I had a great turnout for my three presentations as a “featured clinician” at the Indiana Music Teachers Association conference yesterday at Butler University.
Scaling the Chords
My first session titled Scaling the Chords (shown here as teachers arrive) presented tips on making chords and scales more fun to practice and, more importantly, how to use these basics as a springboard to creativity. A highlight of this session is when I ask for a teacher who can self-describe as “inexperienced with improvisation” to come up on stage so I can lead them into an improvisation at the piano in a safe and comfortable way in front of their colleagues. Many thanks to the enthusiastic unnamed volunteer (I regret that lost the business card she gave me). This is really important because when I demonstrate improvisation concepts myself, some may think, “Well of course you can do it. You are one those gifted [I’m not, I just work at it] few who can do that.” By having a purely classically trained pianist on the bench, it makes it clear that everyone can improvise, that it’s not all that difficult or mysterious.
That’s Jazz Showcase
My next session was a showcase of my That’s Jazz piano method series. When I asked teachers how many of them already had my books, quite a few raised their hands, which, of course, felt great. While some showcases are really just a big commercial for a book series, I take a different approach by showing teachers page-by-page how to teach from these books. I heard from more than one participant that my books were sitting on their shelves rather than their music stands and that my teaching tips had now given them the confidence and know-how to put them to use. So here’s a reminder for all teachers of my books that free videos of my teaching tips can be viewed here.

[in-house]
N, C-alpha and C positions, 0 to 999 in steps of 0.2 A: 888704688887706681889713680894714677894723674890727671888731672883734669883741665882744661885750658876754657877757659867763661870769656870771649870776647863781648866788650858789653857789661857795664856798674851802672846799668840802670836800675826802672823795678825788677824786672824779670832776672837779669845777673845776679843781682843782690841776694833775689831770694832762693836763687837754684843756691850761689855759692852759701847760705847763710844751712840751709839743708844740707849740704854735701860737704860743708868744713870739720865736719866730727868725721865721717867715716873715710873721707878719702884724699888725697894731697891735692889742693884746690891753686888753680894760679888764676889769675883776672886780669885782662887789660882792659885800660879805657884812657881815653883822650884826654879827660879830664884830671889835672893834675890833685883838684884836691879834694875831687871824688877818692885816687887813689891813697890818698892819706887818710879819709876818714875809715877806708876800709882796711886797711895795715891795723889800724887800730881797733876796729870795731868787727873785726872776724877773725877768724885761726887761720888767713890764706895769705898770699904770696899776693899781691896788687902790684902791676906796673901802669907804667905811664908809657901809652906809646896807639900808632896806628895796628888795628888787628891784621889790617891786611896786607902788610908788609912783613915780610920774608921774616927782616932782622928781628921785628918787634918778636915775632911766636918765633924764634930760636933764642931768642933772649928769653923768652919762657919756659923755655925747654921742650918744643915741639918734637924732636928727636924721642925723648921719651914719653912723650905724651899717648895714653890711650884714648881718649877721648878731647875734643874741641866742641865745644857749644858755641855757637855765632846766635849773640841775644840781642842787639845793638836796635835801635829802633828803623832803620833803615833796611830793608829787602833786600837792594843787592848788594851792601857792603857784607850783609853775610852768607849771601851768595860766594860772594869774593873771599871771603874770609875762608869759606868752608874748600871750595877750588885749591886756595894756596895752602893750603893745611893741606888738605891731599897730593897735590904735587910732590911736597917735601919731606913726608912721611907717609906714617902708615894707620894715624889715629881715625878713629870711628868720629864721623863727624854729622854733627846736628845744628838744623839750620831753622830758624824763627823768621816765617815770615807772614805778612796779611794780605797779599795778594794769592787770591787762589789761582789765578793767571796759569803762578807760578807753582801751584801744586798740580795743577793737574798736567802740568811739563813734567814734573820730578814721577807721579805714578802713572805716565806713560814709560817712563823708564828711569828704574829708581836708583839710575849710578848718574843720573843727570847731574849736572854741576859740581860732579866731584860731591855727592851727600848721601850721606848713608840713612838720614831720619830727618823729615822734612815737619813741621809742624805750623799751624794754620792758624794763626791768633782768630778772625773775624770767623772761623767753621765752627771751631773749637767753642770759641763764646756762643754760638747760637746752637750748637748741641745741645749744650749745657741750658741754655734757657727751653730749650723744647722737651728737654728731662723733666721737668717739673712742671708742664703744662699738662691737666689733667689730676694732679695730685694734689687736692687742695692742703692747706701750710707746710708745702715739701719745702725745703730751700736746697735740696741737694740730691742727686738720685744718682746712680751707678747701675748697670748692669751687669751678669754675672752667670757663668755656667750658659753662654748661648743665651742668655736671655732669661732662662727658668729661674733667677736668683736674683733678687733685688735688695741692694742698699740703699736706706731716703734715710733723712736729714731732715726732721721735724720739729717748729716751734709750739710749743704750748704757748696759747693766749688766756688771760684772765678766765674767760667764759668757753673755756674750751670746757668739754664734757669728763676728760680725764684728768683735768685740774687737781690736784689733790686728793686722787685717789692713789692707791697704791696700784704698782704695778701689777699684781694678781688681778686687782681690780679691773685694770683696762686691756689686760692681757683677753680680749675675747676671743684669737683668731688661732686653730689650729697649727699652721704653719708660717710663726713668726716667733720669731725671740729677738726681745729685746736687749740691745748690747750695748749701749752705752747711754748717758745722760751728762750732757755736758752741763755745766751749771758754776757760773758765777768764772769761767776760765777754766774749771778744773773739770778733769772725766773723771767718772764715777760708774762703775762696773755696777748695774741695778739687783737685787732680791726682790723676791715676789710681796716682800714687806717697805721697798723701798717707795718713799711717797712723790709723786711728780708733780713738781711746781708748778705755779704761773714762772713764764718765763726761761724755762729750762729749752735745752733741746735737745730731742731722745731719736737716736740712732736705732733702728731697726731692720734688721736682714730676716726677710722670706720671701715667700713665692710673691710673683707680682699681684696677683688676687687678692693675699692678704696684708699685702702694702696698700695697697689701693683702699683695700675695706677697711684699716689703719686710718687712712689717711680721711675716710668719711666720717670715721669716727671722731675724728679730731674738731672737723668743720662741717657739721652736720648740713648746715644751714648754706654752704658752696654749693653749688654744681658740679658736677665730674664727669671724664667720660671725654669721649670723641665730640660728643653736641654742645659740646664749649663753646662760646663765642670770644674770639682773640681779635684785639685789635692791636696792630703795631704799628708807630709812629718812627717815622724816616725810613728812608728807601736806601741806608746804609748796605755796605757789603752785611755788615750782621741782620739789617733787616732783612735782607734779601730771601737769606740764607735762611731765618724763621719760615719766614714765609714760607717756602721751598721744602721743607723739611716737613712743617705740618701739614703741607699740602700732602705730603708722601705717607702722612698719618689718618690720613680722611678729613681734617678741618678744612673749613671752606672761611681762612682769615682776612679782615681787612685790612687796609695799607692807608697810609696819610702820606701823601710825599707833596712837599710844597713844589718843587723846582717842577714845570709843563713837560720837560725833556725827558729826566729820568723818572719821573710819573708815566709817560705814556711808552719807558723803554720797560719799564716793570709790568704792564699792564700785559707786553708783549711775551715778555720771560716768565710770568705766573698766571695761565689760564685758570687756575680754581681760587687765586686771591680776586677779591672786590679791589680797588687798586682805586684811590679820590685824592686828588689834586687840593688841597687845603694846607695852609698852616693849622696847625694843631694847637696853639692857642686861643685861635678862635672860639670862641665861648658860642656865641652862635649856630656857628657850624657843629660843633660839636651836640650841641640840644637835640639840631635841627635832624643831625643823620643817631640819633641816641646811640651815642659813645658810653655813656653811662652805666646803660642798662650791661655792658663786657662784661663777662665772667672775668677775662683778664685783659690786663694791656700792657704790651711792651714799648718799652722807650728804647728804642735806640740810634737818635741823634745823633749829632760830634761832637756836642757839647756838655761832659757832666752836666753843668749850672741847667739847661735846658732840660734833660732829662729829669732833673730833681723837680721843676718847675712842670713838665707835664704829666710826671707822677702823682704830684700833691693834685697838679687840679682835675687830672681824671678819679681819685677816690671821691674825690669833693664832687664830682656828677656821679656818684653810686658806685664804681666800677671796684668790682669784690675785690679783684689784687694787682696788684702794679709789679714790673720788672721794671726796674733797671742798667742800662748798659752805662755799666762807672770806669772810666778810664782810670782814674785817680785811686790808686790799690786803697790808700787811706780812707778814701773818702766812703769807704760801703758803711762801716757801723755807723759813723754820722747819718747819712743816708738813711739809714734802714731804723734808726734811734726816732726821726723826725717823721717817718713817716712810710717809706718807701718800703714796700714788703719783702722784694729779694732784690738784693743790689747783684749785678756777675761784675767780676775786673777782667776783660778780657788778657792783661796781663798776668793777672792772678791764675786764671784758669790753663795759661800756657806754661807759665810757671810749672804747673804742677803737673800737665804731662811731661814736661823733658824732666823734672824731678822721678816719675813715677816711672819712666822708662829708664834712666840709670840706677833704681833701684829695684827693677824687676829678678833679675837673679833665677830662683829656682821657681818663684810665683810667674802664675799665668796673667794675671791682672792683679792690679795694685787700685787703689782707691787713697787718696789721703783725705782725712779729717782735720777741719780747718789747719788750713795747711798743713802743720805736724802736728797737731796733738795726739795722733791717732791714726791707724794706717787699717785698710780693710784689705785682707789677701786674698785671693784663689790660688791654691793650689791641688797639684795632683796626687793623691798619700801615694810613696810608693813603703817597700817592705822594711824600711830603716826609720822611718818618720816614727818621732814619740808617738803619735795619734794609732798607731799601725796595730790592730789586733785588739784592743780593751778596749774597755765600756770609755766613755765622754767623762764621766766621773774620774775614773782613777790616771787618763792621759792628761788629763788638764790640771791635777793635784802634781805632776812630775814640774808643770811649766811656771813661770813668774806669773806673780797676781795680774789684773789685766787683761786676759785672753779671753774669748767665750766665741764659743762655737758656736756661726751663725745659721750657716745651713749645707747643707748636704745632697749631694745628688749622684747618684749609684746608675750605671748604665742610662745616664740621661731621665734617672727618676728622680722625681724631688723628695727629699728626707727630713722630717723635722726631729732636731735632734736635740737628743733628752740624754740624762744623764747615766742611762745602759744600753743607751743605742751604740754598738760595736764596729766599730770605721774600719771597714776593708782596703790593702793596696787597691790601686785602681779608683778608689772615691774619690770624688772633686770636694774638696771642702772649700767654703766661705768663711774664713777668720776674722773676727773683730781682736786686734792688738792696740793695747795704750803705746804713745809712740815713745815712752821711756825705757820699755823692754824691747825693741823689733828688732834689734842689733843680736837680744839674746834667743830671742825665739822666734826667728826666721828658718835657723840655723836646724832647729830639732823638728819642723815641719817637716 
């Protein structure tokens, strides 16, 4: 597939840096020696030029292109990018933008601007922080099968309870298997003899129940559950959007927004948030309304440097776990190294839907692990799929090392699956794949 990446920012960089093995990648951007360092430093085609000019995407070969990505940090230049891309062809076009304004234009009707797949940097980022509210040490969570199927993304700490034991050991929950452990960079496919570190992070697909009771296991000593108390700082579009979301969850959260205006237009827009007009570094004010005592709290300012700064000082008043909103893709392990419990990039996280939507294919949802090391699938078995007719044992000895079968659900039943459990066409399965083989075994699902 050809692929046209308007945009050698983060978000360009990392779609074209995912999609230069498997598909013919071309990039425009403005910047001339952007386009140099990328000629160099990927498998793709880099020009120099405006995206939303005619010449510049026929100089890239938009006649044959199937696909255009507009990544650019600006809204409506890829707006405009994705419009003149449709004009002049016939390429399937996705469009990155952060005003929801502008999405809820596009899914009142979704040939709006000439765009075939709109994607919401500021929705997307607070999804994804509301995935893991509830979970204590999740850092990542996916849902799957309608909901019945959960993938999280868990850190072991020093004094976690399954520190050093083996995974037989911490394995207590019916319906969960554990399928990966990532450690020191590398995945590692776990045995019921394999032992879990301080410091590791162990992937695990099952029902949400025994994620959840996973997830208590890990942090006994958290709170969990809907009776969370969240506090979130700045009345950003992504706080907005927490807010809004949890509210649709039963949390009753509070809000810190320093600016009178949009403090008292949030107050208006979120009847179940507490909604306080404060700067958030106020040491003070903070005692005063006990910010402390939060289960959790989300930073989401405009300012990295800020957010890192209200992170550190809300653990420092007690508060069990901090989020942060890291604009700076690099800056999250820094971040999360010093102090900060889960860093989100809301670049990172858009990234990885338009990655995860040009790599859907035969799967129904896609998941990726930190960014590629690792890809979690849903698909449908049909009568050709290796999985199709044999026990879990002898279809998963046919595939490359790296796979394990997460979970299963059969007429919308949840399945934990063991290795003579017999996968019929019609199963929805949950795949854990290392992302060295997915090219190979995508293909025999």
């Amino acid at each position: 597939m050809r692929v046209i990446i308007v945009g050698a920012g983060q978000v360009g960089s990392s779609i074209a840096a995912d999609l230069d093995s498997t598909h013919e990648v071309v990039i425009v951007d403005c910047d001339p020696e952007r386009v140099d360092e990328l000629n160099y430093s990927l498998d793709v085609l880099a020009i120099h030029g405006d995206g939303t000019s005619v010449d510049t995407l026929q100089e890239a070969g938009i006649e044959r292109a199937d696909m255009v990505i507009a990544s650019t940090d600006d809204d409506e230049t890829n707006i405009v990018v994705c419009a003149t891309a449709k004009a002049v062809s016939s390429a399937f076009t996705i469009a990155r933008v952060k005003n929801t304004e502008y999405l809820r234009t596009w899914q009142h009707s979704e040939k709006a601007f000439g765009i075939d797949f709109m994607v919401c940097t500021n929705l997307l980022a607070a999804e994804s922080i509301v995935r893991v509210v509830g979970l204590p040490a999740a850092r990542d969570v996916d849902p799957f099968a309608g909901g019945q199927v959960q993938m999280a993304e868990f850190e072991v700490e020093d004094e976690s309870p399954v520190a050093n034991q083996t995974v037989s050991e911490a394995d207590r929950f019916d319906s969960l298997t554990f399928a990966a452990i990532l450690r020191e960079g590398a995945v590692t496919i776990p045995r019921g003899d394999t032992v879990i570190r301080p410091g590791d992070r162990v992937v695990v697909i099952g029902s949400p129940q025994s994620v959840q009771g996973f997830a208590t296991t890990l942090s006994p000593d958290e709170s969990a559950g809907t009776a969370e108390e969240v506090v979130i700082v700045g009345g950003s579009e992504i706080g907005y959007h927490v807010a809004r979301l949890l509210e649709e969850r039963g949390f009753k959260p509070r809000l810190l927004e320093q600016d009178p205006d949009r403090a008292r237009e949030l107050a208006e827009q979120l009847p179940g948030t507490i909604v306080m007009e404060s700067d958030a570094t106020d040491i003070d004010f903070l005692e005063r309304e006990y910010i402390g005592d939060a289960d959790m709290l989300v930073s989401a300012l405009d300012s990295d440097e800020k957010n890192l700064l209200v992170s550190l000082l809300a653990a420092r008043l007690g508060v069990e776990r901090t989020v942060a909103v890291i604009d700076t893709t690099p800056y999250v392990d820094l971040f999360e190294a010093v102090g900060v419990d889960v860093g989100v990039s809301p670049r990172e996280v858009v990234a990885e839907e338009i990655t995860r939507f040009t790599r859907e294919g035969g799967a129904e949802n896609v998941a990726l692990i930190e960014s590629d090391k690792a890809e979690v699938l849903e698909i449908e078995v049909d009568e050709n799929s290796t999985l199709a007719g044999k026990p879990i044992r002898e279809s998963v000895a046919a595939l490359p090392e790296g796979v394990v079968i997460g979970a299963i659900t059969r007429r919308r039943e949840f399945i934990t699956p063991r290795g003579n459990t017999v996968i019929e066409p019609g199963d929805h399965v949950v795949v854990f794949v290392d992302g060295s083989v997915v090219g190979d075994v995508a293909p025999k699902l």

Going Further with Lead Sheets
My last presentation was a hands-on session in the keyboard lab. I took this picture when I thought we were ready to start and then something amazing happened. Twelve more teachers showed up a tad late to learn about Going Further with Lead Sheets. So we crammed two-to-a-piano-bench in a hot, windowless room and worked through variations of nursery rhymes and folk songs which we duded-up with stock left-hand accompaniment styles and right hand melodic variations.
- More and more music teachers are wising up to the wide world of playing music beyond the written page.
- Teachers need help getting started on using my That’s Jazz books. Once I show them how, they feel empowered and ready to go.
- Teachers want more information about teaching chord-based piano styles to adult hobby pianists and they are willing to suffer (the lab really was sweltering and tight) in order to do it.
Until next time, enjoy your creative music-making journey,
Help your students have a jazzy Christmas this year: